School Security

Last month, I visited my parents in Texas. My mother asked if I could pick up my nephew from school, and of course I was happy to oblige.

I wandered around the school’s campus but could not find the office. At least four of the school’s staff noticed me from a distance. At this point, I was in the middle of campus, and then, only when I asked for help, did I get noticed.

I cannot criticize the lack of awareness or vigilance to danger at this school. We are all accustomed to a certain level of security and would like to think nothing bad will ever happen.

Schools are supposed to be a safe place for children to learn, but this is no longer a simple reality. Sadly, we must be on guard at these once-sacred places. The innocence and safety of the past is no more.

There is no way to make a school or any place 100% safe. The best we can do is the best we can do. Campuses are different all over the country. Some have no fences, gates, or locked doors. Some have only one entryway that is monitored and grants access after a buzz. Neither of these will stop a person determined to enter and cause mayhem. Some would say the answer is a guard – armed, if needed. This, again, is no guarantee of stopping an incident, and it brings about a negative dynamic for a school to be armed and ready for danger.

There is no simple solution. We must make it difficult as possible for an unlawful person to gain access to our children. As we have seen recently, the person may not be a wild-eyed maniac dressed in black, but a once-devoted spouse that has attended several school gatherings and has now snapped.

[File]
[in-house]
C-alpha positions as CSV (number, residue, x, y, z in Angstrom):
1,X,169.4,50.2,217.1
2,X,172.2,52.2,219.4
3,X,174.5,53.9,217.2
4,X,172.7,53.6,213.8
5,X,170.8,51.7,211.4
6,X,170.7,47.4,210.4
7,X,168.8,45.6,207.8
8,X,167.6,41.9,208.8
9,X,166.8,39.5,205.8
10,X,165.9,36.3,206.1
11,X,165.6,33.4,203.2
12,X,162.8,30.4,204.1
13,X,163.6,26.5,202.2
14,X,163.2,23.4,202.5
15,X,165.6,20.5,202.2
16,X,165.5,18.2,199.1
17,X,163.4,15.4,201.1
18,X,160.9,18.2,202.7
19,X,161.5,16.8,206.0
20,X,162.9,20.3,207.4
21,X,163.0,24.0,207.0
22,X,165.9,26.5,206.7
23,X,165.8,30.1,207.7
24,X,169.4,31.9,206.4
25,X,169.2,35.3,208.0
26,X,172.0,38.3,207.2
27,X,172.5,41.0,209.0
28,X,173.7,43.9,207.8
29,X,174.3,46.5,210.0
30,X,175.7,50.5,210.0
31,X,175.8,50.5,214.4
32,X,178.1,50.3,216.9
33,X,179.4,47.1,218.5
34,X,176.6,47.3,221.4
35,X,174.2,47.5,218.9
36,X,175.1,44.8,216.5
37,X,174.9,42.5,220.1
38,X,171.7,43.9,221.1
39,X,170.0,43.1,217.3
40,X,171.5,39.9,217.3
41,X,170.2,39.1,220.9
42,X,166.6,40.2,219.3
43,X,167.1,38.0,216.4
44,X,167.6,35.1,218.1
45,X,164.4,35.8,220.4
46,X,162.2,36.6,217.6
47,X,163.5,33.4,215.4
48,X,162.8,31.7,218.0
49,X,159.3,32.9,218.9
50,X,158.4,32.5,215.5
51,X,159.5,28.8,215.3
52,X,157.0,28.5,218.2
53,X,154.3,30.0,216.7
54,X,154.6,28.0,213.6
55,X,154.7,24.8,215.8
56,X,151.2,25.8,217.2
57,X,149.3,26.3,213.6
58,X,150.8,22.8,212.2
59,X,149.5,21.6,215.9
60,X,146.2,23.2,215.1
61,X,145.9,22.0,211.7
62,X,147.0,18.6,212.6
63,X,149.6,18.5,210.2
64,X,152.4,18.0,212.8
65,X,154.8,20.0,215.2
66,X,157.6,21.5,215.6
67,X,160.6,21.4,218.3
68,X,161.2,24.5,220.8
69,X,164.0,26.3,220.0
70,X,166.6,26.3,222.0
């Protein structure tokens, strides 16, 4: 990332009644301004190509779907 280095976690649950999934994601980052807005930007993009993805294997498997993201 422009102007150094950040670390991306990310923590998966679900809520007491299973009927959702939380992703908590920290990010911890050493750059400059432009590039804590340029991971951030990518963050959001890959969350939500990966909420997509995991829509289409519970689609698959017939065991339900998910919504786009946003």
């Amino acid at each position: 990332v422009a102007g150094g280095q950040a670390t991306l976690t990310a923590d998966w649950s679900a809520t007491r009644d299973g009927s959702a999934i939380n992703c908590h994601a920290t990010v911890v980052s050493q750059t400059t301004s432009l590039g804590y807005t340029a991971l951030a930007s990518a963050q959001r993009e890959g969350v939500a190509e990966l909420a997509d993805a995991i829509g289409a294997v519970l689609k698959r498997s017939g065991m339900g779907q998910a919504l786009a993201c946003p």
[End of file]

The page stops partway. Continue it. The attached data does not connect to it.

My premise is that I have no doubt I, myself, can gain access to any school campus I wish. So what is the solution? As stated before, we must erect preventative measures and follow them, but this is not nearly enough. We need to be vigilant and understand that having a plan once an intruder is inside is paramount. As an oceangoing ship has airtight compartments to prevent water from flooding the entire ship, our classrooms become the last line of defense. Communication, rehearsed actions, and locked doors will serve us as the best option.

Is that it, you ask? Is that all we can do? The simple answer is no.

Well, then, what can we do to make security better? Proper training is always a solution, but there are other things. We need to think smarter and unconventionally if needed. Security guards do have a place  for some schools. The traditional unarmed, uniformed guard will work for some, but not others. What if our guard was in plain clothes and deeply integrated into the school staff? What if we actually screened people correctly before buzzing them in? Would it make a difference if we followed policies instead of going with our feelings as, “I have seen that person around before; it should be ok?”

There is no simple solution for the problem of school security. We must continue to work to improve the safety of our schools as there is no other option. While there are some procedures that do work for all, there is no blanket solution. Everyone is unique and requires their own preventative and security measures. Just when we think we may have one, it will be time to change it.


Will Brown, Regional Response Manager